3. Establish a ‘friendship’! Believe it or not, you can do all of the above and also be personal and memorable. Depending on their profession, they get a lot of the same cold emails. It’s memorable if you add something really specific about them, how you relate to them in a personal way. Use the same tone you would use with a friend you’d respect.
Adrian France, co-founder of the wildly successful publication The Odyssey, recounted an instance where someone read about her in a publication in which she noted her favorite spot in town was a cigar bar. He then offered a cigar on him in his letter to her – a small detail that was incredibly influential. It showed he did his research and remembered HER, and we all want to be remembered!
“Write something that you yourself would respond to.” – David France
4. Follow UP!
Next Gen member Esteban Sanchez recommends – follow up! Don’t take no reply as a no – people simply are busy. They may be relieved to find you’ve followed up, with just as warm and chipper of a tone. It may even take two follow-ups. But, be persistent – it shows them that they’re on your list of priorities, and you didn’t just send out a mass email chain absentmindedly!
Another trick was presented by another Next Gen member and career expert Adam Hesch: include a note that you’ll follow up soon in your initial email, which “keeps the energy demand low.” They may be in the middle of a hectic day and find the note that you’ll follow up comforting. Or, they’ll reply immediately because they know a follow up is coming if they don’t!
This same suggestion to follow up continues after they reply the first time, too – no conversation ever is a one-and-done (unless it’s a “no”). Zak goes on: “If somebody you cold-email gives you their valuable attention, don’t thrust the responsibility to maintain the conversation onto them. If you have to follow-up on a question to get a reply, do it. You are much lower on their list of priorities than they are on yours.”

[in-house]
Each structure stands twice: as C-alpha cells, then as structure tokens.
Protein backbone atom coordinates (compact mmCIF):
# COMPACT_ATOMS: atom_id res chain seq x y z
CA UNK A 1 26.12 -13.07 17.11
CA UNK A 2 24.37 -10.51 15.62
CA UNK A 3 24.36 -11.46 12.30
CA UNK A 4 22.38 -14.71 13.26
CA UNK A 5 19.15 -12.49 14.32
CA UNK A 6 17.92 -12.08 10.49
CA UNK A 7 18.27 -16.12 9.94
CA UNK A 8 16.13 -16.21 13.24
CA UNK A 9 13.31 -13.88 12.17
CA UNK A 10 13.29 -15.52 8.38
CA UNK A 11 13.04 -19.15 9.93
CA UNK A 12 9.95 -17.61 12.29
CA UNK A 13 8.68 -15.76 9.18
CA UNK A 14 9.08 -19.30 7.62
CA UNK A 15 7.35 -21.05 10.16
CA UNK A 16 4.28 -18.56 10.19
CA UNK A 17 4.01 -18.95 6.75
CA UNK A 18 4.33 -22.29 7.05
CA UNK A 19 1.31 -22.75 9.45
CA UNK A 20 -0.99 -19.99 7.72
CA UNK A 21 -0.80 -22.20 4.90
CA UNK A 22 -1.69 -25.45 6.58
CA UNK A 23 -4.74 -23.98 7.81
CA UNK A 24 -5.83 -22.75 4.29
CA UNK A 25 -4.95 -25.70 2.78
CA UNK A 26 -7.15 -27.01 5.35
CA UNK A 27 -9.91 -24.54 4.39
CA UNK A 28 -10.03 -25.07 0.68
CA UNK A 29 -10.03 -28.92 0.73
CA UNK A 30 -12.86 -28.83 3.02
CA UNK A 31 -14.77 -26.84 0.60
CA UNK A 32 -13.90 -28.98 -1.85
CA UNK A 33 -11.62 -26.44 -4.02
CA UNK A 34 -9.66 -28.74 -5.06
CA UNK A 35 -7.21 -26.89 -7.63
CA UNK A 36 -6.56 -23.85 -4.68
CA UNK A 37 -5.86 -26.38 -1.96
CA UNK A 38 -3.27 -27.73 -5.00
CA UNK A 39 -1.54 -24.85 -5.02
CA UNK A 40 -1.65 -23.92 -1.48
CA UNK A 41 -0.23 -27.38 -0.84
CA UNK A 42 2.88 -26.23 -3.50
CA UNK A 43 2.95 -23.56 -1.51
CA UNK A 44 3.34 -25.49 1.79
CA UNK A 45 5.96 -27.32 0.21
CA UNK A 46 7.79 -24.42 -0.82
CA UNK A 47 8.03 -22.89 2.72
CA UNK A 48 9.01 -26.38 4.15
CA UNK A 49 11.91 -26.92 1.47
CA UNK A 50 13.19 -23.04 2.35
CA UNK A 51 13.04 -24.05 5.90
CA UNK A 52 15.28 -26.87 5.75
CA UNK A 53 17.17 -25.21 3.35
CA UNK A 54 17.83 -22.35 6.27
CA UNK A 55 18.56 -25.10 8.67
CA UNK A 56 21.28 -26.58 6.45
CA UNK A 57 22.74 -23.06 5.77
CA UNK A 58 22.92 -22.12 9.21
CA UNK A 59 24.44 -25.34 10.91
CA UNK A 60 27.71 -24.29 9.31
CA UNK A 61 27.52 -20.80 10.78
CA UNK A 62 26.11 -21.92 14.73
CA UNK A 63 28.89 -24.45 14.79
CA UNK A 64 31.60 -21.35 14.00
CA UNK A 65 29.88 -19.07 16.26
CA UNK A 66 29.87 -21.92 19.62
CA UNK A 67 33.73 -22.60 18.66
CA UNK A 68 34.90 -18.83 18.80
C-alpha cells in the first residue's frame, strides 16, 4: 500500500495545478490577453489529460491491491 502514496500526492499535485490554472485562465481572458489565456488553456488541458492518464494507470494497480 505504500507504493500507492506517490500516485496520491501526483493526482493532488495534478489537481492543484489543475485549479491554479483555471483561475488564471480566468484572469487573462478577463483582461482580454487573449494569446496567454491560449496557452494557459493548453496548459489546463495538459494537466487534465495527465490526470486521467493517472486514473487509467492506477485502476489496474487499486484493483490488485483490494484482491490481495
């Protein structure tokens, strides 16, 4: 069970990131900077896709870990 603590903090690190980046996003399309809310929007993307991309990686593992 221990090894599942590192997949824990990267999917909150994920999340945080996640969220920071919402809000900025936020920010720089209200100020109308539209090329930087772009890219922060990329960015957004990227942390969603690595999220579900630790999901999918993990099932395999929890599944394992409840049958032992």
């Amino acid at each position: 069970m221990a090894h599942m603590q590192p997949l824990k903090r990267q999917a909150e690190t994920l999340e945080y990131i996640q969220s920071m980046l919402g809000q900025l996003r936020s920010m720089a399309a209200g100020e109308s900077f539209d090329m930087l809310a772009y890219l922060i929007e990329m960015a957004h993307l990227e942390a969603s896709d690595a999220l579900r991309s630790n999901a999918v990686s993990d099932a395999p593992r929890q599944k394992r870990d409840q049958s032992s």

Some concluding thoughts….
All of this advice should be taken with the consideration that we’re moving away from cold emails. They’re inevitable much of the time, but we have to take advantage of the resources we have. Justin Lafazan suggests to use cold emails only as a last resort – if you rely on your network, an introduction from someone who knows you well and can attest to your value can get you through the door with, well, a warm email.
We are also moving into an age of immediacy. Emails, however useful they may be, require energy to respond to. Think about it – you have to address the person, thank them for their email, reply thoughtfully, and even include a sign-off. But, direct messaging on Facebook or LinkedIn doesn’t require all of that. You can get more done faster, and who you’re trying to reach has a higher chance of replying if they can just type “Yep – send me more info” on their smartphone while they’re in the cereal aisle of the grocery store.
For more guidance on cold emails, I recommend you review Zak’s 12 scripts for cold-emailing – be sure to personalize them and make them your own, and be creative!
Want to try out the art of the cold email? Shoot one to Zak himself at [email protected]. Let’s see if he recognizes his script! 😉